STATE SENATORS long have taken the position that any significant reform needs to stew a while, rather than being rushed through. And for nine years, they let efforts to give the governor control of routine administrative functions and reduce the authority of the hermaphroditic Budget and Control Board stew. We might even say they let reformers stew, as the Senate for most of that time had no intention of doing anything. Even when Sens. Vincent Sheheen, Shane Massey and Tom Davis finally convinced their colleagues to embrace reform last spring, they refused to let Gov. Nikki Haley or anybody else rush them into passing a bill.
And we are all the better for it.
The legislation the Senate passed unanimously on Thursday is far superior to the package it was on the verge of adopting when lawmakers adjourned in June. And that was far superior to the bill the House had passed, which was far superior to bills the House had passed in previous years. In fact, the bill that now goes back to the House for consideration is far superior to anything that has even been proposed before.
It doesn’t simply diminish the Budget and Control Board, with its unnatural blending of executive and legislative authority; it abolishes it. A board similarly constituted of two legislators, the governor, the treasurer and the comptroller general still would have to sign off on large bond issues, but nothing more. Separate boards appointed jointly by the governor and legislators would make revenue projections and oversee the state employee pension and insurance systems.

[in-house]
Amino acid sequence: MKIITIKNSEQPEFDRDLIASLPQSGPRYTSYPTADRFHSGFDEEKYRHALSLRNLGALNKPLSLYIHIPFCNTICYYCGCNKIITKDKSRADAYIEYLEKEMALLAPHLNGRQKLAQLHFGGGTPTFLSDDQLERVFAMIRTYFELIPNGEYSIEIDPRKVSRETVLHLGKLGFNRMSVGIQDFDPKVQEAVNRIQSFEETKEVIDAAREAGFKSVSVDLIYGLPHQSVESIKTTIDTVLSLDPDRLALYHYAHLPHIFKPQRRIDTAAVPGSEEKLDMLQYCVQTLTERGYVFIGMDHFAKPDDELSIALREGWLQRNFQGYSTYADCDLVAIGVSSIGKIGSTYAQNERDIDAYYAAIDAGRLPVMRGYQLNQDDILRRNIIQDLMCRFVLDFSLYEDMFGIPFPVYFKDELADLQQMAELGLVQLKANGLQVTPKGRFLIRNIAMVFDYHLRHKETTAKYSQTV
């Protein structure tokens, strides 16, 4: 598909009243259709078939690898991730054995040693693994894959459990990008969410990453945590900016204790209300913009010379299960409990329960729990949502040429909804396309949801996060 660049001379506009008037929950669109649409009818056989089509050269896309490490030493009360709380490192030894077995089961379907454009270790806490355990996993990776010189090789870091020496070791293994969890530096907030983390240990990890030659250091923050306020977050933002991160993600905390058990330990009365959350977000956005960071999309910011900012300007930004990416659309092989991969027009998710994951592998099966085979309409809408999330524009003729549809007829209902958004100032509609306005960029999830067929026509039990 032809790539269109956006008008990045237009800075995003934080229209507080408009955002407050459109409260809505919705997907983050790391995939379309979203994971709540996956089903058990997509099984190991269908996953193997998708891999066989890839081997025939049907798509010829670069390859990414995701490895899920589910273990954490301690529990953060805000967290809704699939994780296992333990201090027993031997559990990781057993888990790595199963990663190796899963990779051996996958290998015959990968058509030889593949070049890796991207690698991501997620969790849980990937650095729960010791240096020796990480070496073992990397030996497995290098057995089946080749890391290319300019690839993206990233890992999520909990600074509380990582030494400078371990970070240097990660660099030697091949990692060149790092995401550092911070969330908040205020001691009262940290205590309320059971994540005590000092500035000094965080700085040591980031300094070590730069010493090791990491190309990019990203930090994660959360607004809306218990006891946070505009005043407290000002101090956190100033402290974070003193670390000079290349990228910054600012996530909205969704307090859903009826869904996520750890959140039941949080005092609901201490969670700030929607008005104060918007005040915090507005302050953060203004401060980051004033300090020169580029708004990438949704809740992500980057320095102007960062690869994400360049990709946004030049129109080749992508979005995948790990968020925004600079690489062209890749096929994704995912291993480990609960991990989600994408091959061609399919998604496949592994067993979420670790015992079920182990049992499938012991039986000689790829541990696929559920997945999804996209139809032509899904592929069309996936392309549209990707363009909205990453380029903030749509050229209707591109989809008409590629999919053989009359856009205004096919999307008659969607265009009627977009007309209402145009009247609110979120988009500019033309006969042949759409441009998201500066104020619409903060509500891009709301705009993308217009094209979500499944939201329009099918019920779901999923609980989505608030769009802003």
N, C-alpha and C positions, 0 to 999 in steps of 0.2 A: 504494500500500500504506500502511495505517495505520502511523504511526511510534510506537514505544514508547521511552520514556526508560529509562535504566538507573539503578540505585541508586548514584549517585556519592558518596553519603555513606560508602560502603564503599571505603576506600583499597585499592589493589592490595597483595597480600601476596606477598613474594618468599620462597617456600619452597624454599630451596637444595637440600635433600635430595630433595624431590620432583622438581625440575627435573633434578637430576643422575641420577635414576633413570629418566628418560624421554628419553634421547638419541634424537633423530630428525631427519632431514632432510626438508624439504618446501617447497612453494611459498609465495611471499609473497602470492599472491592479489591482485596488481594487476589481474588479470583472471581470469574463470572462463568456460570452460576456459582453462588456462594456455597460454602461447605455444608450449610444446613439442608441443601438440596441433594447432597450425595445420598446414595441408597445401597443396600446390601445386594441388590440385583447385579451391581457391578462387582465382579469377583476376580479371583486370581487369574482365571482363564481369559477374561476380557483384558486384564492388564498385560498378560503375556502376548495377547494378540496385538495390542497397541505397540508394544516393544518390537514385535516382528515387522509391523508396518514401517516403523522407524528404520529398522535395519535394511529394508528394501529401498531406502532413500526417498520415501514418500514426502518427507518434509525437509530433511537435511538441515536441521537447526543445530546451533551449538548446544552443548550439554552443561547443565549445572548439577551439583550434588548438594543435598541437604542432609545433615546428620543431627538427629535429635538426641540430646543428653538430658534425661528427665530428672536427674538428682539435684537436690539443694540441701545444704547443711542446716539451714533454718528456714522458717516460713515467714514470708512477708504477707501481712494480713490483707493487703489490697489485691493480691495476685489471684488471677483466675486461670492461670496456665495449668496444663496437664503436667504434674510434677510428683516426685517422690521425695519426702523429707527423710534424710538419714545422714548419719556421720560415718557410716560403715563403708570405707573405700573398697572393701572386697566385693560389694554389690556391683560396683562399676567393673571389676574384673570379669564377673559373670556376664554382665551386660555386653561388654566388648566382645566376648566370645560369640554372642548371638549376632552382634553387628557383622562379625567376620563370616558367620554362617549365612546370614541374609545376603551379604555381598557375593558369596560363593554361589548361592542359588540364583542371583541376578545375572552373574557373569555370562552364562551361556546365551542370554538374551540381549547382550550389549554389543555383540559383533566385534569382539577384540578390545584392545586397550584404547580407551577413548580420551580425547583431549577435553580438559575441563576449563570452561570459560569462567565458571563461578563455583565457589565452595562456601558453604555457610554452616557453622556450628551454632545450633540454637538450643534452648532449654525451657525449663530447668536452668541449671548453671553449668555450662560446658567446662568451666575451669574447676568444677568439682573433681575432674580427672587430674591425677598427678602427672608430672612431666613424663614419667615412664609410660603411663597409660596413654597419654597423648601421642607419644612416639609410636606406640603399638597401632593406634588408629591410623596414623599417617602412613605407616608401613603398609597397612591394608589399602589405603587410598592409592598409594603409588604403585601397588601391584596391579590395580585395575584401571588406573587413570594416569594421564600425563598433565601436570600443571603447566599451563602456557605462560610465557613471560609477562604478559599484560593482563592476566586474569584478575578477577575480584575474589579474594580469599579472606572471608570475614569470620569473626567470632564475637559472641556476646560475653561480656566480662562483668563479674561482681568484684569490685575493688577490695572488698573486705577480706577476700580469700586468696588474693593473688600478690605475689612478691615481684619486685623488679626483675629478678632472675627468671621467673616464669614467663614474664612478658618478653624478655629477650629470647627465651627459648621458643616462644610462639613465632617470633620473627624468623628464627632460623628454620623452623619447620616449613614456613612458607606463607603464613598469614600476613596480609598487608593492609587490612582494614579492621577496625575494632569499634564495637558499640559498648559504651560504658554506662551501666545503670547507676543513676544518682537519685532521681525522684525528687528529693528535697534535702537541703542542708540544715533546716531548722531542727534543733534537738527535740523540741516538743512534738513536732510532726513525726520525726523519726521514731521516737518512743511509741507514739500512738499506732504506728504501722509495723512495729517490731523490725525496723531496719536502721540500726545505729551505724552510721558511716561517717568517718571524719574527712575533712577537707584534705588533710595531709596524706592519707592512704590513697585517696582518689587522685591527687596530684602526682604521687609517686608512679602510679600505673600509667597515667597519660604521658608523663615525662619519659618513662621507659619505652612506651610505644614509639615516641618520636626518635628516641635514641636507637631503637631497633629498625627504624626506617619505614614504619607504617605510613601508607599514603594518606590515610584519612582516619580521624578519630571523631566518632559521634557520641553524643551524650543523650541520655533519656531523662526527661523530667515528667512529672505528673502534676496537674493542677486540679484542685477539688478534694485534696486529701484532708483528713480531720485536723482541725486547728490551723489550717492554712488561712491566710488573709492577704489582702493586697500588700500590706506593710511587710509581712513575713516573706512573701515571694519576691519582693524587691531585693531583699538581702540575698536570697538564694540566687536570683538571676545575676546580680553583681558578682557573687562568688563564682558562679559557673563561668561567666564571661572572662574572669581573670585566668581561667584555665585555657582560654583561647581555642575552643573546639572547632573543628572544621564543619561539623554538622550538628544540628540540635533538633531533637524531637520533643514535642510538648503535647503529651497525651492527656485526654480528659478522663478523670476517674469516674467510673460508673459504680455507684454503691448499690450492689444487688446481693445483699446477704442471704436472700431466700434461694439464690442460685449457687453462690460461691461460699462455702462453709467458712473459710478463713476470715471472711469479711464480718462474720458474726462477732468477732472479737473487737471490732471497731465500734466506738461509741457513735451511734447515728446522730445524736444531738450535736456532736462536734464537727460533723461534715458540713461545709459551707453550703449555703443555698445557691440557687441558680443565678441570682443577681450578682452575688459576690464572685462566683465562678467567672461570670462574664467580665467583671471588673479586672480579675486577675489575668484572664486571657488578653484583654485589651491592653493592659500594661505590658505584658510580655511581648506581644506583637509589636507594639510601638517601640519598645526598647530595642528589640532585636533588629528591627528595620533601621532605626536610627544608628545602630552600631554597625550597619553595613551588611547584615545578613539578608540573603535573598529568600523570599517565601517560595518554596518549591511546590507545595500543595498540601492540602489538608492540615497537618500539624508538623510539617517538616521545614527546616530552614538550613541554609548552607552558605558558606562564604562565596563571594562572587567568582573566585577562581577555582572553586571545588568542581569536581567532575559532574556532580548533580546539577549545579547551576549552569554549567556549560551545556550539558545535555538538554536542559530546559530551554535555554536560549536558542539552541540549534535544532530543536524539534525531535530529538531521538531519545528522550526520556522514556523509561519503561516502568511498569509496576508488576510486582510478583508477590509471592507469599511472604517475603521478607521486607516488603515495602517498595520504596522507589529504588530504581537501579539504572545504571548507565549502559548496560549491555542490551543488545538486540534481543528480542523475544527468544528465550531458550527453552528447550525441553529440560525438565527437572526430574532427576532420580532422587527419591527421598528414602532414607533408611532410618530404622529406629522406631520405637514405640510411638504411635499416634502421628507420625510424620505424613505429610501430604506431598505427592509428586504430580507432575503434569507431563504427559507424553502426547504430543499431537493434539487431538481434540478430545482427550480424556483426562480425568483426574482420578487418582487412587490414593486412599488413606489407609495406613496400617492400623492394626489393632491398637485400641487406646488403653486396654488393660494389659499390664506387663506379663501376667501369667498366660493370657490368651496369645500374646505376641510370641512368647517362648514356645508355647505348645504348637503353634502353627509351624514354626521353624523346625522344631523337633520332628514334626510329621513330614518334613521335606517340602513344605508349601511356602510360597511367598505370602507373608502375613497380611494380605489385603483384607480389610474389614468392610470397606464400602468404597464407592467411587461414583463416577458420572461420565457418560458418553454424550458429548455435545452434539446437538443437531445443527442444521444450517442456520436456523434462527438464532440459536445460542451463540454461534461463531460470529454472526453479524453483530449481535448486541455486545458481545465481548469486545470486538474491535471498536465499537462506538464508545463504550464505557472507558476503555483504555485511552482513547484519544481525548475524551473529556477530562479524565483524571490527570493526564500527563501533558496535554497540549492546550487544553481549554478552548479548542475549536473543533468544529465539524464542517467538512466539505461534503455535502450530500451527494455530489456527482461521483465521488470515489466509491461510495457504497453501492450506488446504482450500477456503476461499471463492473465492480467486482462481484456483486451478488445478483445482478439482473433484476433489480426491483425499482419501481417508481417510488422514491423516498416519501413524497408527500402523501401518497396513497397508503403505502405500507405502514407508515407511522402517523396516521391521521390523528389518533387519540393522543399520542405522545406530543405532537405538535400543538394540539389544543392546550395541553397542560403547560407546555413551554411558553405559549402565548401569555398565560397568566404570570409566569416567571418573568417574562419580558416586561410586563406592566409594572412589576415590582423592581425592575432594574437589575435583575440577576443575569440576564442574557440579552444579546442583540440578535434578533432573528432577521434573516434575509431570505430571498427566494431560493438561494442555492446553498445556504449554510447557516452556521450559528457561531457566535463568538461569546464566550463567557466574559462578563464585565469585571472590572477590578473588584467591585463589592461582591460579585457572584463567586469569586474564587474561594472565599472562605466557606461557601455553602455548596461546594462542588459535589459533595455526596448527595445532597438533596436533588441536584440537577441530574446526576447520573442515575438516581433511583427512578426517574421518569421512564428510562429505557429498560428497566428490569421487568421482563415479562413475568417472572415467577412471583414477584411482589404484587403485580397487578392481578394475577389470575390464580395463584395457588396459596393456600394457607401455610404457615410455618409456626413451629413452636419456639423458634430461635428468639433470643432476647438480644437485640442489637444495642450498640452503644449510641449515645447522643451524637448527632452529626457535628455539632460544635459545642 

Beyond that, the multitudinous decisions that are now made by the board would be made entirely by the executive branch or entirely by the legislative branch. Although the Legislature gave governors control of several state agencies two decades ago, this change is in some ways more significant, because it rejects central tenets of the Legislative State and instead embraces the separation of powers doctrine that is central to the American system of government.
The bill allows the governor to act like a governor — with the tools to analyze spending and control of central administrative functions from property and fleet management to information technology. And it requires the Legislature to act like a legislature — transforming its primary job from writing laws and passing a budget to providing oversight of the way executive agencies administer the laws it has passed, and making changes based on this new knowledge. Thus it gives greater power to both the governor and the Legislature — and makes it more difficult for both to shift blame to others or shirk their responsibilities.
The bill is not perfect, and if the House can improve on provisions that dilute accountability, it should do so. What it should not do is move the pendulum back toward the status quo. Insisting on the version of the legislation that the House passed last year would be doing that. So would any change that leaves an executive-legislative hybrid in charge of any more duties than the Senate bill does.
For nearly a decade, Speaker Bobby Harrell has positioned the House at the forefront of efforts to reform our government. It’s now up to him and his colleagues to decide whether to push that effort past the finish line. They should embrace the opportunity to do so.